Some of the fins came from blacktip sharks, which are found throughout the Gulf of Mexico, although it isn’t clear that the sharks originated from the gulf, Winters says. He added that they were not able to identify the species of all the sharks.
“Some were peeled already, prepared to be cooked for the soup,” he said.
Still, “the demand and the market and the trade for [fins] is there,” Winters said.
This is the first known shark fin case in San Antonio, according to Winters.
“It is pretty significant that in a city that’s one-and-a-half or two hours from the coast, we’re still finding” shark fins for sale, he said.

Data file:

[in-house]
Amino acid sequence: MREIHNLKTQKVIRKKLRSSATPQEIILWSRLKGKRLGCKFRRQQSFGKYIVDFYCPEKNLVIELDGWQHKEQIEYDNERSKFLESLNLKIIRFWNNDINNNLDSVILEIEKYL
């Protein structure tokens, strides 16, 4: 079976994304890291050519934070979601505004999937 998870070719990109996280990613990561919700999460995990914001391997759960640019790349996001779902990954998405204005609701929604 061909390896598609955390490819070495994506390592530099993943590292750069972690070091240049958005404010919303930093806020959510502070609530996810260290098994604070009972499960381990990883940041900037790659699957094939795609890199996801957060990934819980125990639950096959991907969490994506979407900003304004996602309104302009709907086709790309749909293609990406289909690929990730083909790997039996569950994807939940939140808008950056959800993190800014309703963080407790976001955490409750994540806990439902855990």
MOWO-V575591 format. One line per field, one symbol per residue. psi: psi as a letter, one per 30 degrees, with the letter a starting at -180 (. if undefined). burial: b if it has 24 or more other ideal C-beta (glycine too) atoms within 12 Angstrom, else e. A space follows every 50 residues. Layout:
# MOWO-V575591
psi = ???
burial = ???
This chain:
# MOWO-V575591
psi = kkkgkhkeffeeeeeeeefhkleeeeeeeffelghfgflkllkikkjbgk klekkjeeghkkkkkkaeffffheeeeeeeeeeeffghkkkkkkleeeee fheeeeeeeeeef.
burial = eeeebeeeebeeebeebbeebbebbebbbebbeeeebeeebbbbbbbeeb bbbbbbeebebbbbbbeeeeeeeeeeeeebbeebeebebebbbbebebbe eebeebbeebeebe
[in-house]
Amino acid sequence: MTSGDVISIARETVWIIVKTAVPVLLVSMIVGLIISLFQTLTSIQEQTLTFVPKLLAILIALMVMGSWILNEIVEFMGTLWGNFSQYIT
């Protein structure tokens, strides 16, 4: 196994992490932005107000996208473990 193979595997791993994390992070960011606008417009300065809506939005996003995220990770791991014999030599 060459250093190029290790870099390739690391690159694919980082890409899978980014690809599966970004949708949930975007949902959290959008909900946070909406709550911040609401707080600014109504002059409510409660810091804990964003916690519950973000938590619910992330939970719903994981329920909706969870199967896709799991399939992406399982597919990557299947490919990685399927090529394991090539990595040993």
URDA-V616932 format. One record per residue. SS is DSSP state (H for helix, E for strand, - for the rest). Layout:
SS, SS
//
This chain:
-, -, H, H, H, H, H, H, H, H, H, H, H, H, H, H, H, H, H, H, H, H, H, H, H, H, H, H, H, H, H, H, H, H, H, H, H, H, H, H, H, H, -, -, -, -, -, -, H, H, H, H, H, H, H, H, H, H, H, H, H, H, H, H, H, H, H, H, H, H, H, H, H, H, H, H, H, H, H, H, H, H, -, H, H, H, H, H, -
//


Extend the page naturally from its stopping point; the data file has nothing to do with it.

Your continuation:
He said that these kinds of busts “don’t occur often” — although he did once discover an even bigger cache of 861 fins at a store in Houston.
Winters was aided in the inspection by his canine colleague Bailey, who is trained to sniff out shark fin, sea turtle shells, red snapper, dove and oysters.
“Our sharks are apex predators. Our oceans need them,” Winters said. “If we start losing our fish and our apex predators and so on, it can have a tremendous effect on human beings.”
“It’s imperative now that we have the opportunity to try to protect the resource as much as we possibly can,” he added. “So we’re not talking about sharks 10 years from now being extinct.”
Quoted from Various Sources
Published for: The Bloggers Briefing